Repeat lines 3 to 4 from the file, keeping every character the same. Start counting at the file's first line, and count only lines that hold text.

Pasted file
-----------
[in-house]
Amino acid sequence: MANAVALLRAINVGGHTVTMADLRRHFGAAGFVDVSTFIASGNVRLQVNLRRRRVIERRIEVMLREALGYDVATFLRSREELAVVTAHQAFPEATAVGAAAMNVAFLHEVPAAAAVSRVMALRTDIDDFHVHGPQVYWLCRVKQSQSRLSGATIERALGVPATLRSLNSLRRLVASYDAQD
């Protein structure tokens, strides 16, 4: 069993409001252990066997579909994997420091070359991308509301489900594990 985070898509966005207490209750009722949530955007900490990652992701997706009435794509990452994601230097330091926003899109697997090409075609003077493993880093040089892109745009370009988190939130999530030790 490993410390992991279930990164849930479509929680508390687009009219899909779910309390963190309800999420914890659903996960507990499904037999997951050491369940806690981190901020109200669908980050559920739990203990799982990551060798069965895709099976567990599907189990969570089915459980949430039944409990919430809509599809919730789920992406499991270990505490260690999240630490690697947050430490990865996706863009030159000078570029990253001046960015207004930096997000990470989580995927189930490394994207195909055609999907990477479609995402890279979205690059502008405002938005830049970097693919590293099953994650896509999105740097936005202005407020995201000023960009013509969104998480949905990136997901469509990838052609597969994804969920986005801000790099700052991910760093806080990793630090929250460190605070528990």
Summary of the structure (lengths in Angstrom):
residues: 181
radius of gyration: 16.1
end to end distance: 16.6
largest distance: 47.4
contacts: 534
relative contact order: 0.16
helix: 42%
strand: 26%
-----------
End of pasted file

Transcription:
């Protein structure tokens, strides 16, 4: 069993409001252990066997579909994997420091070359991308509301489900594990 985070898509966005207490209750009722949530955007900490990652992701997706009435794509990452994601230097330091926003899109697997090409075609003077493993880093040089892109745009370009988190939130999530030790 490993410390992991279930990164849930479509929680508390687009009219899909779910309390963190309800999420914890659903996960507990499904037999997951050491369940806690981190901020109200669908980050559920739990203990799982990551060798069965895709099976567990599907189990969570089915459980949430039944409990919430809509599809919730789920992406499991270990505490260690999240630490690697947050430490990865996706863009030159000078570029990253001046960015207004930096997000990470989580995927189930490394994207195909055609999907990477479609995402890279979205690059502008405002938005830049970097693919590293099953994650896509999105740097936005202005407020995201000023960009013509969104998480949905990136997901469509990838052609597969994804969920986005801000790099700052991910760093806080990793630090929250460190605070528990």
Summary of the structure (lengths in Angstrom):